Evaluation of 3D printed microfluidic networks to study fluid flow in rocks
Department of Petroleum Engineering, Faculty of Chemical Engineering, Tarbiat Modares University, Tehran, Iran
2 Key Laboratory of Continental Shale Hydrocarbon Accumulation and Efficient Development, Ministry of Education, Northeast Petroleum University, 163318 Daqing, China
3 Department of Petroleum Engineering, Amirkabir University of Technology, Tehran, Iran
* Corresponding author: email@example.com
Accepted: 12 May 2021
Visualizing fluid flow in porous media can provide a better understanding of transport phenomena at the pore scale. In this regard, transparent micromodels are suitable tools to investigate fluid flow in porous media. However, using glass as the primary material makes them inappropriate for predicting the natural behavior of rocks. Moreover, constructing these micromodels is time-consuming via conventional methods. Thus, an alternative approach can be to employ 3D printing technology to fabricate representative porous media. This study investigates fluid flow processes through a transparent microfluidic device based on a complex porous geometry (natural rock) using digital-light processing printing technology. Unlike previous studies, this one has focused on manufacturing repeatability. This micromodel, like a custom-built transparent cell, is capable of modeling single and multiphase transport phenomena. First, the tomographic data of a carbonate rock sample is segmented and 3D printed by a digital-light processing printer. Two miscible and immiscible tracer injection experiments are performed on the printed microfluidic media, while the experiments are verified with the same boundary conditions using a CFD simulator. The comparison of the results is based on Structural Similarity Index Measure (SSIM), where in both miscible and immiscible experiments, more than 80% SSIM is achieved. This confirms the reliability of printing methodology for manufacturing reusable microfluidic models as a promising and reliable tool for visual investigation of fluid flow in porous media. Ultimately, this study presents a novel comprehensive framework for manufacturing 2.5D realistic microfluidic devices (micromodels) from pore-scale rock images that are validated through CFD simulations.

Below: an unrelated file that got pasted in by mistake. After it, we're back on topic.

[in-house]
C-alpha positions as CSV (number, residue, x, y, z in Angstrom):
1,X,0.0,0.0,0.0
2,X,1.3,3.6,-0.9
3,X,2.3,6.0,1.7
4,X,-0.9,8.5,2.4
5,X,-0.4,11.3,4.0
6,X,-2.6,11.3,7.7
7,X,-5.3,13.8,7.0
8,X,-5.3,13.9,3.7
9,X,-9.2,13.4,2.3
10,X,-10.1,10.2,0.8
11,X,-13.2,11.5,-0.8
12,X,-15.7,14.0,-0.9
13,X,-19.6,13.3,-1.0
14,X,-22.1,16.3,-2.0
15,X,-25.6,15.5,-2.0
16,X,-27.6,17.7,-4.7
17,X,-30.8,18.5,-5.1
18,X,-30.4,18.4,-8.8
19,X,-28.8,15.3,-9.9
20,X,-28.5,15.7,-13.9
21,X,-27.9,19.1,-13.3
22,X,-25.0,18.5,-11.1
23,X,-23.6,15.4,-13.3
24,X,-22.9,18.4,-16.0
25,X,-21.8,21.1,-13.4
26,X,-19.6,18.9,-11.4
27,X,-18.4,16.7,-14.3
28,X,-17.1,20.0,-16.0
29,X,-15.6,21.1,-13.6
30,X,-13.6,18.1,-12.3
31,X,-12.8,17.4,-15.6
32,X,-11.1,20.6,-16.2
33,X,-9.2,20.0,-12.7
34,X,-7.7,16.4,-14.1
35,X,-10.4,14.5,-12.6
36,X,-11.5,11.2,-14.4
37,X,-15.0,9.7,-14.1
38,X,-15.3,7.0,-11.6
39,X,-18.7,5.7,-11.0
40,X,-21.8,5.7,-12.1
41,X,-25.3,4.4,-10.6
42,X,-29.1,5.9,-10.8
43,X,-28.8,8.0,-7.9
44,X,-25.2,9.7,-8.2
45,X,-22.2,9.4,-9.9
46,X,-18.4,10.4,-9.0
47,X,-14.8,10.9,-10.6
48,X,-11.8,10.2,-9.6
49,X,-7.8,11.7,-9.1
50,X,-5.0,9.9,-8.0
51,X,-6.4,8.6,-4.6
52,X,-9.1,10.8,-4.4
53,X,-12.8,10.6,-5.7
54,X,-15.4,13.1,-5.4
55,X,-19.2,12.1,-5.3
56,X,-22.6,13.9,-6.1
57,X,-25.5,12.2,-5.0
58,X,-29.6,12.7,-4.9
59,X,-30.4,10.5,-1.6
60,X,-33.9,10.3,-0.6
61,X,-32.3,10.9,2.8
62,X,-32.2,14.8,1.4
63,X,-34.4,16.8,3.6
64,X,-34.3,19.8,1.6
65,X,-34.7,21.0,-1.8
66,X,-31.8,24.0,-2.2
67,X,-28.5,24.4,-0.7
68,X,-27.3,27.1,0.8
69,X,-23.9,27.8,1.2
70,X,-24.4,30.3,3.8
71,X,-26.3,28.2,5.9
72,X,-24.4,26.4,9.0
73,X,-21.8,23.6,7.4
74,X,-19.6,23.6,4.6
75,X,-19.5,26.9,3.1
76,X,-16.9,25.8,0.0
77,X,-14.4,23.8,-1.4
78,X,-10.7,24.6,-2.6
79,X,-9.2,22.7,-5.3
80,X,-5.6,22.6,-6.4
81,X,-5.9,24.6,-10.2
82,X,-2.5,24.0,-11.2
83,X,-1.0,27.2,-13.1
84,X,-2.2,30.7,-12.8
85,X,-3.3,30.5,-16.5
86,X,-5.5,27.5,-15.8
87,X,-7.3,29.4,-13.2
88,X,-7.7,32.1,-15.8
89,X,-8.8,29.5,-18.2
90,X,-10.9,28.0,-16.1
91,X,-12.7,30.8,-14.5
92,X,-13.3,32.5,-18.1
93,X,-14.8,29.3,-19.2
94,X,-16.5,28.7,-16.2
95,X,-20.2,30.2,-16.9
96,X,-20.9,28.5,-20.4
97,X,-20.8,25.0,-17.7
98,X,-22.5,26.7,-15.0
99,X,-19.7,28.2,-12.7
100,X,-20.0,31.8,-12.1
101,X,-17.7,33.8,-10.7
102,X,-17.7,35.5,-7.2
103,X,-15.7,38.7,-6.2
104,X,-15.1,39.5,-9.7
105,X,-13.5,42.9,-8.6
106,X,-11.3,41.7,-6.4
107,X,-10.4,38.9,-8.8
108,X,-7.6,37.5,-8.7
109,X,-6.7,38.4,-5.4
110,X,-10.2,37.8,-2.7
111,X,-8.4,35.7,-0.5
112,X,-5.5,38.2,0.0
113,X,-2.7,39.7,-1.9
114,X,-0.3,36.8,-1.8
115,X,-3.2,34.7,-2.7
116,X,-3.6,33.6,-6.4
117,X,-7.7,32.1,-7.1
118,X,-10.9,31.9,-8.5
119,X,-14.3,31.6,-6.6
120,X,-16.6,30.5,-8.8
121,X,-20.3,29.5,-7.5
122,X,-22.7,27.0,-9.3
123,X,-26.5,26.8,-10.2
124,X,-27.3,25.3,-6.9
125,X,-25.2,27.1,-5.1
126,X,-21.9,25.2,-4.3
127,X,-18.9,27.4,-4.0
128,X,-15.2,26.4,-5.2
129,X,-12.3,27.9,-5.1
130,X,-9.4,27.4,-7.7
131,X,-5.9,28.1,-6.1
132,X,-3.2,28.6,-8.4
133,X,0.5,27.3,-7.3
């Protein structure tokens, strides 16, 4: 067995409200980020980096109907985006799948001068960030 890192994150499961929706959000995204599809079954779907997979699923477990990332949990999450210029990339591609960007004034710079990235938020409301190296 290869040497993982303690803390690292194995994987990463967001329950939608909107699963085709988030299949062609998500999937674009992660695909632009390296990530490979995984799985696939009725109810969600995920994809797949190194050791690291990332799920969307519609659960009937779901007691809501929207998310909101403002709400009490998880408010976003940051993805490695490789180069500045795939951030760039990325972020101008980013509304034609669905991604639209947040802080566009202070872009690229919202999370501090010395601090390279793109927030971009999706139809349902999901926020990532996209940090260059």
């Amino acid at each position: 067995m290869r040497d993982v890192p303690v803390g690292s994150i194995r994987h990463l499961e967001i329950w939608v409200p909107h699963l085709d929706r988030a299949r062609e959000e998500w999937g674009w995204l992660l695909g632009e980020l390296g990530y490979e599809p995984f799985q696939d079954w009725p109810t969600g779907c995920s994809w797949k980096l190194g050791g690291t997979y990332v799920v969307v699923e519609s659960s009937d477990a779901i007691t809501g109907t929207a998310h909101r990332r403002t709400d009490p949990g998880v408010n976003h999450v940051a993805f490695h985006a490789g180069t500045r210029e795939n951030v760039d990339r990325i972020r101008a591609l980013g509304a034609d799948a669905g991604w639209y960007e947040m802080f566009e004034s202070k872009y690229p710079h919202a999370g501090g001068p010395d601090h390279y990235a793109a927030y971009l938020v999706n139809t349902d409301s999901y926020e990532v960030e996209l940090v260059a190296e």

© S.M. Mousavi et al., published by IFP Energies nouvelles, 2021
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